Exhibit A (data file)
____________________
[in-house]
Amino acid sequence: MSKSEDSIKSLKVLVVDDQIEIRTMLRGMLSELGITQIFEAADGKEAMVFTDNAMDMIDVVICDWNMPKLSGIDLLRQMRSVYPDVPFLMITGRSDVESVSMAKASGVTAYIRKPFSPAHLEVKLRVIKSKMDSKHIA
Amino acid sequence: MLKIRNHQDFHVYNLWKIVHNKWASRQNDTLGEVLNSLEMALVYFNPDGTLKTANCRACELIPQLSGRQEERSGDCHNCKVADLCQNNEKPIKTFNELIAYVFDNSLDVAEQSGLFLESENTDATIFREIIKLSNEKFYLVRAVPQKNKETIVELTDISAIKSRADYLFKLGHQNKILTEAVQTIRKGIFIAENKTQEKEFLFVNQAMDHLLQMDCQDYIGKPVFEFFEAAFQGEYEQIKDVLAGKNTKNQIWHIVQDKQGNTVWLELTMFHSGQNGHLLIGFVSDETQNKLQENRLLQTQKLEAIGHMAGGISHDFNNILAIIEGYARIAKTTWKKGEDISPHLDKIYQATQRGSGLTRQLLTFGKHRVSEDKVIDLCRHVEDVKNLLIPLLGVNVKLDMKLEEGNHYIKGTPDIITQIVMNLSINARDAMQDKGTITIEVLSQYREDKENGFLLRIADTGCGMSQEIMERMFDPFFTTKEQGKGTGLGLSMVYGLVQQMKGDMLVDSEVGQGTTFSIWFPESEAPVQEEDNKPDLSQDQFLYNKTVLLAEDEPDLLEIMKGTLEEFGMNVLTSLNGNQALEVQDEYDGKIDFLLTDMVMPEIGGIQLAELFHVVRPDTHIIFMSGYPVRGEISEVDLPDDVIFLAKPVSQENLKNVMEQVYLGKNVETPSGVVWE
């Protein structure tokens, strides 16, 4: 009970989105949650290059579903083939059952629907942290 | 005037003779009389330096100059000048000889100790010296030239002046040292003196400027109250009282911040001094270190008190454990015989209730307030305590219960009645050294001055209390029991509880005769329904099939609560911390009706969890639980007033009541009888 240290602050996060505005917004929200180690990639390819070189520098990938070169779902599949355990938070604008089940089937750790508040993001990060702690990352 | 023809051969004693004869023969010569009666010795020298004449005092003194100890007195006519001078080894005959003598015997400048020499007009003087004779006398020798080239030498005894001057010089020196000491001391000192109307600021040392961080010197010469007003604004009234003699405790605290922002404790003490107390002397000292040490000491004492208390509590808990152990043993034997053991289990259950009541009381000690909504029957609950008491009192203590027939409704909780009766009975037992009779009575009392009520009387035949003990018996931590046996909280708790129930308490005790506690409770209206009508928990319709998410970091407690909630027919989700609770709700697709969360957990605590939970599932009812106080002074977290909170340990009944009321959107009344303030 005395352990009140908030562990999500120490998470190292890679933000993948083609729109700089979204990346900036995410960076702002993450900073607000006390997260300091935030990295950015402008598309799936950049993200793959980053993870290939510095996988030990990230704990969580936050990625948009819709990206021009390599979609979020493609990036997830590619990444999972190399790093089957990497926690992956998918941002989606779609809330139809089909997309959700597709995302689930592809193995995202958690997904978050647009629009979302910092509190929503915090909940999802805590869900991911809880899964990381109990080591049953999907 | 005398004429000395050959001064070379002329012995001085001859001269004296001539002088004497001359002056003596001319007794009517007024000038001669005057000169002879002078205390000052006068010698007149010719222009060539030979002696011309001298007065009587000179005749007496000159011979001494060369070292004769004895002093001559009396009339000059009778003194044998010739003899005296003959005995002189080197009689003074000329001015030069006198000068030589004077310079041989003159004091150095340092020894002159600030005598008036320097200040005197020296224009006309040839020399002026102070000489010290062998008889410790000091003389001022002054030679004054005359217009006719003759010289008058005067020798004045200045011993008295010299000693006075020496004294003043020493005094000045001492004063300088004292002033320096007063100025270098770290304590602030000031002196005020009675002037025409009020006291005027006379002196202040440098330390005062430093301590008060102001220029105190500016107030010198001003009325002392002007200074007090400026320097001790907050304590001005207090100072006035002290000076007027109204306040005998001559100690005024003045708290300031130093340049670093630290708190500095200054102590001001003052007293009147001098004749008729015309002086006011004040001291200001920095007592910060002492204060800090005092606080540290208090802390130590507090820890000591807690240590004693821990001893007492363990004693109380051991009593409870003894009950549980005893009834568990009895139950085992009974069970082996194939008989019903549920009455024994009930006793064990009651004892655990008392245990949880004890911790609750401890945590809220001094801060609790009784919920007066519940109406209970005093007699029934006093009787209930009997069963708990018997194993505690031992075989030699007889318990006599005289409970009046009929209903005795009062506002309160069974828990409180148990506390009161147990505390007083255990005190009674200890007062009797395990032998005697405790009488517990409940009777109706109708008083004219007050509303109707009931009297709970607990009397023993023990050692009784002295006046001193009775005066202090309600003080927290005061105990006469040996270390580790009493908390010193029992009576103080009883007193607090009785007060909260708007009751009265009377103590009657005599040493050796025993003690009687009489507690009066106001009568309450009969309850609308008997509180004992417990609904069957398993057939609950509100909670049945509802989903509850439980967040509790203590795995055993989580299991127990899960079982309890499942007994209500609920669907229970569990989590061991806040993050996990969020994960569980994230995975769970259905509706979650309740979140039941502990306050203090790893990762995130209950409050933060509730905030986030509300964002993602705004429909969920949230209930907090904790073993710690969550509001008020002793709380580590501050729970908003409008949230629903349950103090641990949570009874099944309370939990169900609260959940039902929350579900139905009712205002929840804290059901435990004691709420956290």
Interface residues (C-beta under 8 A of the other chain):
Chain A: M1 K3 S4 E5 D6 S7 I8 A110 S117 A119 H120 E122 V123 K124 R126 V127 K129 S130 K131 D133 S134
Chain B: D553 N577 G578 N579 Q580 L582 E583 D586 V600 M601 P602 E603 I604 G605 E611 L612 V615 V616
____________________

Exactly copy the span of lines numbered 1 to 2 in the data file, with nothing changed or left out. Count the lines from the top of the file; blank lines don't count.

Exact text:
[in-house]
Amino acid sequence: MSKSEDSIKSLKVLVVDDQIEIRTMLRGMLSELGITQIFEAADGKEAMVFTDNAMDMIDVVICDWNMPKLSGIDLLRQMRSVYPDVPFLMITGRSDVESVSMAKASGVTAYIRKPFSPAHLEVKLRVIKSKMDSKHIA